I-4 guardrail project begins today in Hillsborough
Lane closures are not expected as 22 miles of guardrails are erected to the Polk County line.
By JEAN HELLER
Published January 9, 2006
TAMPA - Six months after promising major safety improvements to Interstate 4 in Hillsborough County, state highway officials today will start building 22 miles of guardrails to prevent median crossover accidents.
District officials of the Florida Department of Transportation accelerated the project after a rash of fatal accidents in summer. In one 10-day stretch last June, four people died in three-crossover accidents along I-4 in Hillsborough.
Originally, the guardrails were going to start at I-75 and stretch to the Polk County line. However, final plans call for the guardrails to start at 50th Street.
"A statewide study showed us that 80 percent of all crossover accidents happen within a mile of interchanges when people are weaving across lanes to get on or off the road," said Kris Carson, spokeswoman for DOT's District 7, which includes Pinellas, Hillsborough, Pasco, Hernando and Citrus counties. "Since we have so many interchanges so close together, we decided to put the guardrails in across the entire county."
The $7-million project will take about six months to complete. No lane closures will occur during construction.
The decision is the latest in an evolving state transportation policy that began several years ago when DOT officials realized that extra wide grassy medians without guardrails were not preventing head-on collisions in crossover accidents on interstates. The plan is to put median barriers on every interstate in Florida and toll roads operated by Florida's Turnpike Enterprise.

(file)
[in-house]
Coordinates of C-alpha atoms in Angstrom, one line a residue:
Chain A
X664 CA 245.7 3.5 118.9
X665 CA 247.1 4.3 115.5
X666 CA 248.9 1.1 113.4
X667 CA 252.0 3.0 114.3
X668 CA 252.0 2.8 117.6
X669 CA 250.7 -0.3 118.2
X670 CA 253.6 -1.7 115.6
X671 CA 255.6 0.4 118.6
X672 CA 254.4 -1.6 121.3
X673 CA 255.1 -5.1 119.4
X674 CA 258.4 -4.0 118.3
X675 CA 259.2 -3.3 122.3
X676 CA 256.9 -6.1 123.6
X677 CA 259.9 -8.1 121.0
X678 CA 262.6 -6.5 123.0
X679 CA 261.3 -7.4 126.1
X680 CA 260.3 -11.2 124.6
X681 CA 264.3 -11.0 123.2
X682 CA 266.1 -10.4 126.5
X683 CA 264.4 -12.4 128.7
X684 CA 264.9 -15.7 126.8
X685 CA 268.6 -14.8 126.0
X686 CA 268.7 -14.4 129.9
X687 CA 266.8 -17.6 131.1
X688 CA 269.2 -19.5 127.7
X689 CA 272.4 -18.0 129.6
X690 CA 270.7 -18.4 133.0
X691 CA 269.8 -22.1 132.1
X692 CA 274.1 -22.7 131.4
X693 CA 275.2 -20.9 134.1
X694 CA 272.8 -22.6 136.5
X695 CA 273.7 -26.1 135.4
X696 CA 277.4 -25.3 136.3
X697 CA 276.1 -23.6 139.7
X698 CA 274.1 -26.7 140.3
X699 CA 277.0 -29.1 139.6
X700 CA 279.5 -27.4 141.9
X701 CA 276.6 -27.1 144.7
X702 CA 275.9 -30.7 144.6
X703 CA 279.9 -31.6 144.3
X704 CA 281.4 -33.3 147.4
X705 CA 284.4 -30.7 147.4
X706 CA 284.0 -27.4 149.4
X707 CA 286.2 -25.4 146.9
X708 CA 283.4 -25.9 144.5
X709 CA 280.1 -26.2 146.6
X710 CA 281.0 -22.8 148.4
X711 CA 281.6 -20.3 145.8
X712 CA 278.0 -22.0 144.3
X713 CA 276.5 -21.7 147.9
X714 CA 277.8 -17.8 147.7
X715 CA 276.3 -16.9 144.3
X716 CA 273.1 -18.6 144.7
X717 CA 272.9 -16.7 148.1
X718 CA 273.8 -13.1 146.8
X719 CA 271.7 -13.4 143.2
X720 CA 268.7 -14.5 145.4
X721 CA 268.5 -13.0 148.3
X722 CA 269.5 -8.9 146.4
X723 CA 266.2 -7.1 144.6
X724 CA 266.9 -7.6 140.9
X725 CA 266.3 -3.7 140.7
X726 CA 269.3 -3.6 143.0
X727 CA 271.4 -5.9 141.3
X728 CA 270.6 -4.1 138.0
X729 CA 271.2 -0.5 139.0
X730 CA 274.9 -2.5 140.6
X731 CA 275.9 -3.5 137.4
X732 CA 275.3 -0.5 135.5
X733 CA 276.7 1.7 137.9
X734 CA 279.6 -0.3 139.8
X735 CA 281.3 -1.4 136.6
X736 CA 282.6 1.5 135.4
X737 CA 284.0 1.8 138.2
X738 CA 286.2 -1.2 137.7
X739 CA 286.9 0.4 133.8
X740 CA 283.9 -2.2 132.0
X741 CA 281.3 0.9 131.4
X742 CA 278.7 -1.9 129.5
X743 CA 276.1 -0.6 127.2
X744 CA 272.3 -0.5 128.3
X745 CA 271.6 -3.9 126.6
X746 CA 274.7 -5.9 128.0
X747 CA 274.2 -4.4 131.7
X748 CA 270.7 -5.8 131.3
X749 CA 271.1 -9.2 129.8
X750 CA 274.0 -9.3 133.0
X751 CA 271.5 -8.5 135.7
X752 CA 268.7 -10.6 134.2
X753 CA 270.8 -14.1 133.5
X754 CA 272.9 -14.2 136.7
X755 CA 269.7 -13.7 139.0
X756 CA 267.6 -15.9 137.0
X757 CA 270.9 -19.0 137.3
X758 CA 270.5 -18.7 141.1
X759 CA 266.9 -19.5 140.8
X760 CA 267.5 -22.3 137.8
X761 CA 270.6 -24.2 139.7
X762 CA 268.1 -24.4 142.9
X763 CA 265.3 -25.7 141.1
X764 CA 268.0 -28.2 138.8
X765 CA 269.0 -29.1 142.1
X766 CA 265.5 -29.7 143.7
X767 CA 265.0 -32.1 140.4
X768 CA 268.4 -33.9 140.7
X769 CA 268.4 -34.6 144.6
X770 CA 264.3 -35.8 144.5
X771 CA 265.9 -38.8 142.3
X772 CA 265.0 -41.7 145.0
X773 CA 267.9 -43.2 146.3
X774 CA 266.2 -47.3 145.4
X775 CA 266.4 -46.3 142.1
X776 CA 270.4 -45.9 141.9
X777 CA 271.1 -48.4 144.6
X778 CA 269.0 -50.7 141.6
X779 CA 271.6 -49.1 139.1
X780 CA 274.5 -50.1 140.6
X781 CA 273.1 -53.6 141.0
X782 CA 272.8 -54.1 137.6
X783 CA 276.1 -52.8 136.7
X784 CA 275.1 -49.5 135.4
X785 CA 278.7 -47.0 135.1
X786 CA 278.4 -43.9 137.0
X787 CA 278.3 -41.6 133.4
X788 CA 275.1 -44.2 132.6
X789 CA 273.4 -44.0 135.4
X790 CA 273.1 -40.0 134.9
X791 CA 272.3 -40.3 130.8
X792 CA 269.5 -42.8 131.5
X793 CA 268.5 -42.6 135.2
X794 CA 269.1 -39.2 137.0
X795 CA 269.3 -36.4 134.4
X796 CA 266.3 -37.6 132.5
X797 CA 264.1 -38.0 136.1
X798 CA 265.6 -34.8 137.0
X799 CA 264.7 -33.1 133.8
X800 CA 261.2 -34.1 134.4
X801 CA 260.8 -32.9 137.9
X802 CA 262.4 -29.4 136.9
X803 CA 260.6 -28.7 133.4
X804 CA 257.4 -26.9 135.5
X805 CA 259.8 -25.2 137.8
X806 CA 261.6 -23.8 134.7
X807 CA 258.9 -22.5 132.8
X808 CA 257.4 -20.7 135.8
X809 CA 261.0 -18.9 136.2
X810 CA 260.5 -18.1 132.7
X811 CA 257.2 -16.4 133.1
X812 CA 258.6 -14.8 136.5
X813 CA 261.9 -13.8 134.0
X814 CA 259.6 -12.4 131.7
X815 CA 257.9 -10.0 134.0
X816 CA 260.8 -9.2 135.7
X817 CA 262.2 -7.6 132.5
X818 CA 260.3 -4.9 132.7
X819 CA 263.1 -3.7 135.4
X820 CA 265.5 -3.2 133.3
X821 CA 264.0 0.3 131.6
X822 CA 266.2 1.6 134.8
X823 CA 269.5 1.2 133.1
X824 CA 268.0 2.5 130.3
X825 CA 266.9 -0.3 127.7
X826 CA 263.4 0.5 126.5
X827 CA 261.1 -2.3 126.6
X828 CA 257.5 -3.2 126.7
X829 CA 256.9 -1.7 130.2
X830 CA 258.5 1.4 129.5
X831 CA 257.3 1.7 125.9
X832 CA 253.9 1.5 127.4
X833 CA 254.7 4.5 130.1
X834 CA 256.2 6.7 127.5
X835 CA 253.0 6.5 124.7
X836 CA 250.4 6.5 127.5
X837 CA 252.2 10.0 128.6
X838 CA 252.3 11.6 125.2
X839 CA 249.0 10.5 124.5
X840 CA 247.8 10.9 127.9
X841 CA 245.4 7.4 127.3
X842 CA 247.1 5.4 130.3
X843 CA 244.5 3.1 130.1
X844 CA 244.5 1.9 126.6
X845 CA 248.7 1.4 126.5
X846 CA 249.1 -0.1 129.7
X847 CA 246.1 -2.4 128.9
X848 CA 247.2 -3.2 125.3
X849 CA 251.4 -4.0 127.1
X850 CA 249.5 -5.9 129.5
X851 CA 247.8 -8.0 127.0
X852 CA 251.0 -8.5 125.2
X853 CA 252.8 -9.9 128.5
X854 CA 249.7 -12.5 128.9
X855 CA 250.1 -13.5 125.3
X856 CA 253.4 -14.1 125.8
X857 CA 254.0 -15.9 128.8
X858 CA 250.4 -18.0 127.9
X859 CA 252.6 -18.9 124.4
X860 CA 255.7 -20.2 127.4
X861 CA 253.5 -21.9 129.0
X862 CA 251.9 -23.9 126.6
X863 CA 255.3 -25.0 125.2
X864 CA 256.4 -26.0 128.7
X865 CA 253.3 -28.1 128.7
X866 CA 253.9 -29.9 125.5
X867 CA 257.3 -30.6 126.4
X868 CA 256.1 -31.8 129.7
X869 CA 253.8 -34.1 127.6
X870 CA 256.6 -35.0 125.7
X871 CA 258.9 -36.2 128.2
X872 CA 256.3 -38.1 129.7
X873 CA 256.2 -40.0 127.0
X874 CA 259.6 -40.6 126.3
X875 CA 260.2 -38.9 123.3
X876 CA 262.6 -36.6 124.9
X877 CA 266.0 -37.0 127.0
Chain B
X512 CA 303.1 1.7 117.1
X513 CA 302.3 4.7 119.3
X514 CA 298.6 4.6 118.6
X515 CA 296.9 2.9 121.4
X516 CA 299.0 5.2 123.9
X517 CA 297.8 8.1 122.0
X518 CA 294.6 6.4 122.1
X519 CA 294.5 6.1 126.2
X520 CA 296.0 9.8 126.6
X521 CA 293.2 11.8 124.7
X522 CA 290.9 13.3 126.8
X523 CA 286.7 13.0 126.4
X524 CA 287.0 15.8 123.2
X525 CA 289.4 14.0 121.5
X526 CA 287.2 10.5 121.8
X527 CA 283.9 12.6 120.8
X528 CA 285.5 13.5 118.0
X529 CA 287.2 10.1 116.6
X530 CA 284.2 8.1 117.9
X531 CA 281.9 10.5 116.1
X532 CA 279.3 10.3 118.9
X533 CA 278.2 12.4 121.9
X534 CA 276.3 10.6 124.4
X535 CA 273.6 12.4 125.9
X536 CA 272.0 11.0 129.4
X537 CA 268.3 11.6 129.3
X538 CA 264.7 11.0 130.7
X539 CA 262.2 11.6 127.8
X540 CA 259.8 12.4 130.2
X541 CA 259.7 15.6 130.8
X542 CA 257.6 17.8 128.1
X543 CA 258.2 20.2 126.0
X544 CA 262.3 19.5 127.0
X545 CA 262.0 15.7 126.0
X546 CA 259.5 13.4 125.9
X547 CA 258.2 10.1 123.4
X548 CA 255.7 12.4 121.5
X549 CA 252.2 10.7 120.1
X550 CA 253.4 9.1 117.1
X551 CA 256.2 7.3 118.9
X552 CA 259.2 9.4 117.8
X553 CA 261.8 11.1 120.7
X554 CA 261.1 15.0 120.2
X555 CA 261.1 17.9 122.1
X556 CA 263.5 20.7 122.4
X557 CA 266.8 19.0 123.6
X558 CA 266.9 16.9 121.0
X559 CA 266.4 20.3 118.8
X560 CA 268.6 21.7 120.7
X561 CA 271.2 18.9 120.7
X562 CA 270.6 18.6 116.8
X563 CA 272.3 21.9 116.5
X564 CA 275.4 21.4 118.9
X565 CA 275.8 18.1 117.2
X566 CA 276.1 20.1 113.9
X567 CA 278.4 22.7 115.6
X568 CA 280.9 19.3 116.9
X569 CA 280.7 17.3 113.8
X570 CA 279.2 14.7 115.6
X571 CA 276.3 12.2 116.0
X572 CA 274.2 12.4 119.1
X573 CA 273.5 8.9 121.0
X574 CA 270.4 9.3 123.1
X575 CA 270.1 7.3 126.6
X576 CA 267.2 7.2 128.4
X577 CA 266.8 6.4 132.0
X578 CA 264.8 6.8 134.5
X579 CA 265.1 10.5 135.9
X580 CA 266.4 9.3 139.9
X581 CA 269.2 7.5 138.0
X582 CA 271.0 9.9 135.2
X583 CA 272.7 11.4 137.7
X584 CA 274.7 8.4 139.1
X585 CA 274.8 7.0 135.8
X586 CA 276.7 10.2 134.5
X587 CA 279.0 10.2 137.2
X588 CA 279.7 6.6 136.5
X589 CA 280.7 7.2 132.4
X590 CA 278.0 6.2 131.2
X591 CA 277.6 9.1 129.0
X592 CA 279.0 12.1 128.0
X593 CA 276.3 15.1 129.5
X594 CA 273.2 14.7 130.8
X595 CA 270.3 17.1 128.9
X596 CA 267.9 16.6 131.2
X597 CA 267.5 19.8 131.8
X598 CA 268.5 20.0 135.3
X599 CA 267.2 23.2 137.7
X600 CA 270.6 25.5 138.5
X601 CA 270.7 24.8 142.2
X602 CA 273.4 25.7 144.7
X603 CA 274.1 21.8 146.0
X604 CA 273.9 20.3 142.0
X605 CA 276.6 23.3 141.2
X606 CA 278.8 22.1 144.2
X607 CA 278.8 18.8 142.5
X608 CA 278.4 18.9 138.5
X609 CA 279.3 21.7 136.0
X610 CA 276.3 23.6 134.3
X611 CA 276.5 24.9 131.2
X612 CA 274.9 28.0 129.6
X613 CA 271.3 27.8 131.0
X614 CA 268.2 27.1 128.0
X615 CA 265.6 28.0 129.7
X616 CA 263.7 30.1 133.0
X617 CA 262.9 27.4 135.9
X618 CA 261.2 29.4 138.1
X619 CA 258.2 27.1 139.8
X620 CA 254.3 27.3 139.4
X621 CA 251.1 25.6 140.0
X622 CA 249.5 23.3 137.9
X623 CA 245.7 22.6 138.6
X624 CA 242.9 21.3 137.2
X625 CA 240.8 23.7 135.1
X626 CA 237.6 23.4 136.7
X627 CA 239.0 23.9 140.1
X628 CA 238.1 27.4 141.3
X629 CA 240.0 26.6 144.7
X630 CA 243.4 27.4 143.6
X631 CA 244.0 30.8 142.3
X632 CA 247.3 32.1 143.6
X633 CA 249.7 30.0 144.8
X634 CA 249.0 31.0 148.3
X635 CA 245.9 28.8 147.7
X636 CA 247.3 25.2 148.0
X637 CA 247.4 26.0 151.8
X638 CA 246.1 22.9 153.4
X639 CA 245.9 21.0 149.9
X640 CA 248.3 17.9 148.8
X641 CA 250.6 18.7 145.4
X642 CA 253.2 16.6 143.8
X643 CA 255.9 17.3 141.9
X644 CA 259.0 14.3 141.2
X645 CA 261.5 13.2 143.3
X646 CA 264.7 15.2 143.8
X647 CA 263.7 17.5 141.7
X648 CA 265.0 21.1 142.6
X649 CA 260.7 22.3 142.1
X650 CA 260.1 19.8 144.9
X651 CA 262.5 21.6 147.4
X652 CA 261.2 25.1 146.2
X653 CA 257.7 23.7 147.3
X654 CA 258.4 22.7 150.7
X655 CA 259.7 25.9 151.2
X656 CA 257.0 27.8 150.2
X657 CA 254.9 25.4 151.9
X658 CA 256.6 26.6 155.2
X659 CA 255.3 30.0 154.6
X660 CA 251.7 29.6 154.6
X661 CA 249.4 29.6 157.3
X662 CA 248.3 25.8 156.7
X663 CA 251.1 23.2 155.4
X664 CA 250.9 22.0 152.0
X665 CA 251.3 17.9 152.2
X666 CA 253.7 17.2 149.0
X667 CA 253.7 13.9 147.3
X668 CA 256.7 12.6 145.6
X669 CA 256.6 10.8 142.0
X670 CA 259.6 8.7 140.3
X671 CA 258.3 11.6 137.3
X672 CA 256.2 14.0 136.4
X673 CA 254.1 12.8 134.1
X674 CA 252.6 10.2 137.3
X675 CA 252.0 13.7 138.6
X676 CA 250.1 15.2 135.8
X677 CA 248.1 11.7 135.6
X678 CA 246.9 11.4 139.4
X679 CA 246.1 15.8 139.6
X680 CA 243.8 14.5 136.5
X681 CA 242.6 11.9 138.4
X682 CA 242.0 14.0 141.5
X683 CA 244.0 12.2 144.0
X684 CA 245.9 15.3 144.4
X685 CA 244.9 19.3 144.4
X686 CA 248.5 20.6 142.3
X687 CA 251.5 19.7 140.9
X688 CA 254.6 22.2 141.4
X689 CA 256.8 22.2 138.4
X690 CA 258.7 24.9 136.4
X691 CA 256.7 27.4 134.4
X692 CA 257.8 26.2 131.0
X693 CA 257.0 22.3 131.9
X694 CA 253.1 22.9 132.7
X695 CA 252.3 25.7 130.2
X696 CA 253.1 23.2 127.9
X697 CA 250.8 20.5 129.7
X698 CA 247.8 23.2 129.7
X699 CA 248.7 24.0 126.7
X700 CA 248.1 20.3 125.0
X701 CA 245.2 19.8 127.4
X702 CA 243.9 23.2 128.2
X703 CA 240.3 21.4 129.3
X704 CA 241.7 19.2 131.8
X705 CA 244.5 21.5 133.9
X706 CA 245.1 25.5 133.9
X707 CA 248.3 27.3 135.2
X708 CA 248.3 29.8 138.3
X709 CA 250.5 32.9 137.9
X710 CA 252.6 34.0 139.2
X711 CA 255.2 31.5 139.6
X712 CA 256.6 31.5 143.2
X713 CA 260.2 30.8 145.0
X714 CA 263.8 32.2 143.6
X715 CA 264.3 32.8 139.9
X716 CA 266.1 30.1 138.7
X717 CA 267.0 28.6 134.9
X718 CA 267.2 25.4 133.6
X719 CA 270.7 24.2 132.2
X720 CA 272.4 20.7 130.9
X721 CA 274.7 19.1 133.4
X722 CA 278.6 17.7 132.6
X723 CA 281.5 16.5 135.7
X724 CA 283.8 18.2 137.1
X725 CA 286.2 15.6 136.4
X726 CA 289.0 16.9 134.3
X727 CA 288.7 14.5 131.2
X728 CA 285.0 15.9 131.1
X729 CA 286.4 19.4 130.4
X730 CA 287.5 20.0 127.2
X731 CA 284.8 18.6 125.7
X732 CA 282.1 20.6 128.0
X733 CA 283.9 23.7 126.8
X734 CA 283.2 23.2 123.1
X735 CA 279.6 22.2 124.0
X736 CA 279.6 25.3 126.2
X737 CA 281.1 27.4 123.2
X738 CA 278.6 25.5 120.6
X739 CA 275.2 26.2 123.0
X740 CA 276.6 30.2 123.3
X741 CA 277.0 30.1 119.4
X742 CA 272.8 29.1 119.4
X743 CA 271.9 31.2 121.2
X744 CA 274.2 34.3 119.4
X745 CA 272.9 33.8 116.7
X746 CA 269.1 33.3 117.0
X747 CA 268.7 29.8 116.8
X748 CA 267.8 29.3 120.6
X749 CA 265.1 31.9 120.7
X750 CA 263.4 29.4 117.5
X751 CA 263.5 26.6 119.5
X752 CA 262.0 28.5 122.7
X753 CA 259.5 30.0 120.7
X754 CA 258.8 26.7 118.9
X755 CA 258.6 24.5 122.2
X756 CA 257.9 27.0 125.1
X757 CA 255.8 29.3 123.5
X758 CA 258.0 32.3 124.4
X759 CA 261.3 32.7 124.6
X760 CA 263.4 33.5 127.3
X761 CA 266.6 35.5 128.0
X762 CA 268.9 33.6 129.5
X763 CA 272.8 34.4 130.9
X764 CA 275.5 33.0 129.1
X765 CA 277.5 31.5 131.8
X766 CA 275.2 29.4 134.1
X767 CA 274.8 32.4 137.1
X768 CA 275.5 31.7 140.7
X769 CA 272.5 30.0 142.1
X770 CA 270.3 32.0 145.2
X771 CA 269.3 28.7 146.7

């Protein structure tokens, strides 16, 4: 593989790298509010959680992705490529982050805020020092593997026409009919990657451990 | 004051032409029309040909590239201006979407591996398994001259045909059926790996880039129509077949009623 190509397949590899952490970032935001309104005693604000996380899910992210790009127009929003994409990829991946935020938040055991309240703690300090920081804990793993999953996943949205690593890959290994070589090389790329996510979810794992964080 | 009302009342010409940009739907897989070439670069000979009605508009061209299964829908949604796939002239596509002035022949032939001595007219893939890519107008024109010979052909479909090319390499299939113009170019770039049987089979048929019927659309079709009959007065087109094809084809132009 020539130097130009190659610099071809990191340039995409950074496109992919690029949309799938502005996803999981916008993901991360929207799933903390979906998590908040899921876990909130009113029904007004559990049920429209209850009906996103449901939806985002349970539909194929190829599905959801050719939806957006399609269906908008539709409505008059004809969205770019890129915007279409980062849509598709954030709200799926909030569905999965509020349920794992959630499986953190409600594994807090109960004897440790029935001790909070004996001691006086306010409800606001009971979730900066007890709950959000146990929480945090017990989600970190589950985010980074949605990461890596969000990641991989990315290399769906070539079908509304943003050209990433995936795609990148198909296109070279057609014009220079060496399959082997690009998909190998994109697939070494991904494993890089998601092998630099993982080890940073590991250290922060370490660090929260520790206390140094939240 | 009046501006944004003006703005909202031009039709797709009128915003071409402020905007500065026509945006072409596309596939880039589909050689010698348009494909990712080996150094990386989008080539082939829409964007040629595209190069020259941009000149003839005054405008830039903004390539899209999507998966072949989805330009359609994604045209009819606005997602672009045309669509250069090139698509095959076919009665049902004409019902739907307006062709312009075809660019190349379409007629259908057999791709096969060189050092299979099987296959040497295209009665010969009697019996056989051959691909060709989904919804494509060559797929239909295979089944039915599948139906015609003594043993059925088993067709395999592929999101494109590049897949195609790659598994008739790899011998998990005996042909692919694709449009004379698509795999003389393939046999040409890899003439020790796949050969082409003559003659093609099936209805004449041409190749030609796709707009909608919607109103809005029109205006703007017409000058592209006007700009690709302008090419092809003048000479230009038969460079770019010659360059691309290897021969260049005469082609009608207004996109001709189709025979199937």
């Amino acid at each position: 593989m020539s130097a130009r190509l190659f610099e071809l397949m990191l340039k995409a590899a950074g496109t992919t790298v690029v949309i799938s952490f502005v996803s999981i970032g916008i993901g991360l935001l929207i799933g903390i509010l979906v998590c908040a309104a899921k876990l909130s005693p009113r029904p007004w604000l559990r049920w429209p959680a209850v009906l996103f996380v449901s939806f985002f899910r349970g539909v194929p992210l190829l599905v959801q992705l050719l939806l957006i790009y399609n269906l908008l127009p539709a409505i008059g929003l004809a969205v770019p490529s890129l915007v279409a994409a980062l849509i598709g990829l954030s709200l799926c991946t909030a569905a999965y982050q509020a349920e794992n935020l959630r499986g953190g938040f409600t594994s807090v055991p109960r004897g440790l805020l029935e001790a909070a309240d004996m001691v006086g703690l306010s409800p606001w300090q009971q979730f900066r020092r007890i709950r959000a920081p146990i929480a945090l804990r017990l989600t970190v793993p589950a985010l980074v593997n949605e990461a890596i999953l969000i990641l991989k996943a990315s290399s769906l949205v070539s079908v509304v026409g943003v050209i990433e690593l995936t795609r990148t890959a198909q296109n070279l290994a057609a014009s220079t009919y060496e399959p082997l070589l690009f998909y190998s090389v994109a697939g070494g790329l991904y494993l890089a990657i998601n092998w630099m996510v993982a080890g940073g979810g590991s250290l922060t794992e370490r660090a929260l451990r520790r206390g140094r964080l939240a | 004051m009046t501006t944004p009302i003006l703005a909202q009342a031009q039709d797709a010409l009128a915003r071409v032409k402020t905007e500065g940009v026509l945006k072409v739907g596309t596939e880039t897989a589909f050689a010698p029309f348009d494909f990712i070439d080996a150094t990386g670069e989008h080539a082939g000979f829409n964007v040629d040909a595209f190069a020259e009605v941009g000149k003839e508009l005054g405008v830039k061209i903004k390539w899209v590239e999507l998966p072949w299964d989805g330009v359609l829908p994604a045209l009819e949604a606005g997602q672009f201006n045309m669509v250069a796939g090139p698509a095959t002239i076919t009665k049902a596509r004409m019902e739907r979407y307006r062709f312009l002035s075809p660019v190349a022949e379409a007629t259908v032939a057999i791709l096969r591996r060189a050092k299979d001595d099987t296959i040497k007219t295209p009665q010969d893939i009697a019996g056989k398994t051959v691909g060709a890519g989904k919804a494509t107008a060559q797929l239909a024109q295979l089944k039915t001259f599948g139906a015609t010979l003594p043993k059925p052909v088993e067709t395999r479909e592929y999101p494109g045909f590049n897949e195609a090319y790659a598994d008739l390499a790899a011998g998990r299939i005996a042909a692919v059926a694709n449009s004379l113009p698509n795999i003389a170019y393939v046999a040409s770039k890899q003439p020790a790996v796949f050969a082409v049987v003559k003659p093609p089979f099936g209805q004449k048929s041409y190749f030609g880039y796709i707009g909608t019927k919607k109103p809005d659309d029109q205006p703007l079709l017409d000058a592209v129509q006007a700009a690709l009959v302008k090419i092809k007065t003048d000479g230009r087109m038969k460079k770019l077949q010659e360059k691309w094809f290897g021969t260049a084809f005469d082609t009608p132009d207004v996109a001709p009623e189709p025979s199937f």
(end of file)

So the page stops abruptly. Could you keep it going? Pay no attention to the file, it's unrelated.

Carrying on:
"Guardrails in themselves are a hazard," Dwayne Kile, design engineer for the DOT, said of the I-4 decision last year.
"Guardrails don't stop accidents. When they're hit, they flex and then deflect the vehicles back in the direction they came from. But if a car is thrown back into traffic going in the same direction, an accident will probably be less severe than a head-on collision in opposing traffic."
In 1977, the federal standard for median width with no guardrails was 30 feet.
But as growth, traffic and speeds increased, Florida decided to require guardrails on any median more narrow than 64 feet. That has been the DOT's standard since 1991.
"Our new medians are at least 88 feet, well above the standard," Kile said. "We thought this was plenty of room for a driver to regain control of a vehicle that left the road, but, apparently, it isn't."
The DOT began to notice the trend in crossover crashes more than two years ago and commissioned a study that determined 80 percent of them happened within a mile of interchanges.
In the five-year study period, I-4 had 206 crossover accidents, more by far than any other interstate in Florida.
[Last modified January 9, 2006, 00:56:11]
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